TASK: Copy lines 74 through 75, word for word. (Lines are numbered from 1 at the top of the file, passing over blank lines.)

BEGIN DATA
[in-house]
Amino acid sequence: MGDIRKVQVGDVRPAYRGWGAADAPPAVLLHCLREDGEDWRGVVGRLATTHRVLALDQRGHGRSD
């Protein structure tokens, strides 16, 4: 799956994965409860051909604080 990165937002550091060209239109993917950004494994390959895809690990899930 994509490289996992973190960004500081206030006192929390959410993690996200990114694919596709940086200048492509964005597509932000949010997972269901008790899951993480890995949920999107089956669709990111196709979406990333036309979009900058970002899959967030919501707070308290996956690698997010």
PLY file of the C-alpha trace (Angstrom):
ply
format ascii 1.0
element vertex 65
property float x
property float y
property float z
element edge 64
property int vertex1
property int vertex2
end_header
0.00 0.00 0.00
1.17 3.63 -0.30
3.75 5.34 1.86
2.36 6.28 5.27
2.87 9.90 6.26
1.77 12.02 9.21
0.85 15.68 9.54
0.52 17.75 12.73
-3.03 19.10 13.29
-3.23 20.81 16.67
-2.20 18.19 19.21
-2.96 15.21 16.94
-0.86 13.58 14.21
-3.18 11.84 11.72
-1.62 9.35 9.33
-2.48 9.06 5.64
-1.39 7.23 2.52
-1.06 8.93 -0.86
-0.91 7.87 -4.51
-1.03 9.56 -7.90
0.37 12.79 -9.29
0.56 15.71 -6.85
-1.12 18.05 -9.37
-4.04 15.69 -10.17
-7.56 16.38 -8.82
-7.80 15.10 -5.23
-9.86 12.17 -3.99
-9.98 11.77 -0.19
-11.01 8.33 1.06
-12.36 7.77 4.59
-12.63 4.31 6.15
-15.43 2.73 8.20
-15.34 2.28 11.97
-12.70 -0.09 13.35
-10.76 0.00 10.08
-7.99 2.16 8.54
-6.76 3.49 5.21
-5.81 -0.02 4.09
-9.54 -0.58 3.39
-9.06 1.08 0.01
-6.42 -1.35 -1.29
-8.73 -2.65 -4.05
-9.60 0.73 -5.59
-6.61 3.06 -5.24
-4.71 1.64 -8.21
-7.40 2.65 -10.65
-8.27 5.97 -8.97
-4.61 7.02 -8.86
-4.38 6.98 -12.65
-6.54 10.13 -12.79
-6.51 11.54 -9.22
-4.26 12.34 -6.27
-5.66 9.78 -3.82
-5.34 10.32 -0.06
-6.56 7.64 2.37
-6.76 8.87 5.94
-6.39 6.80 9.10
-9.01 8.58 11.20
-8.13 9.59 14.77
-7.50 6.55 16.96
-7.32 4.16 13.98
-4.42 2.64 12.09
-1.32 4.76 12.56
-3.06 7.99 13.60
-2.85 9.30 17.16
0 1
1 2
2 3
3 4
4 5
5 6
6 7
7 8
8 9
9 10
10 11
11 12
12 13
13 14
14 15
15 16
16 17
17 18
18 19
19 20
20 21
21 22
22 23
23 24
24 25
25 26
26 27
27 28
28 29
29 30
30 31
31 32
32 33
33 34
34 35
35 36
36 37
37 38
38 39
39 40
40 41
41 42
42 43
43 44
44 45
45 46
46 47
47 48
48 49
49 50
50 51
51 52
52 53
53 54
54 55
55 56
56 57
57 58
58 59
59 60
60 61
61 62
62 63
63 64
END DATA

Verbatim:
-7.50 6.55 16.96
-7.32 4.16 13.98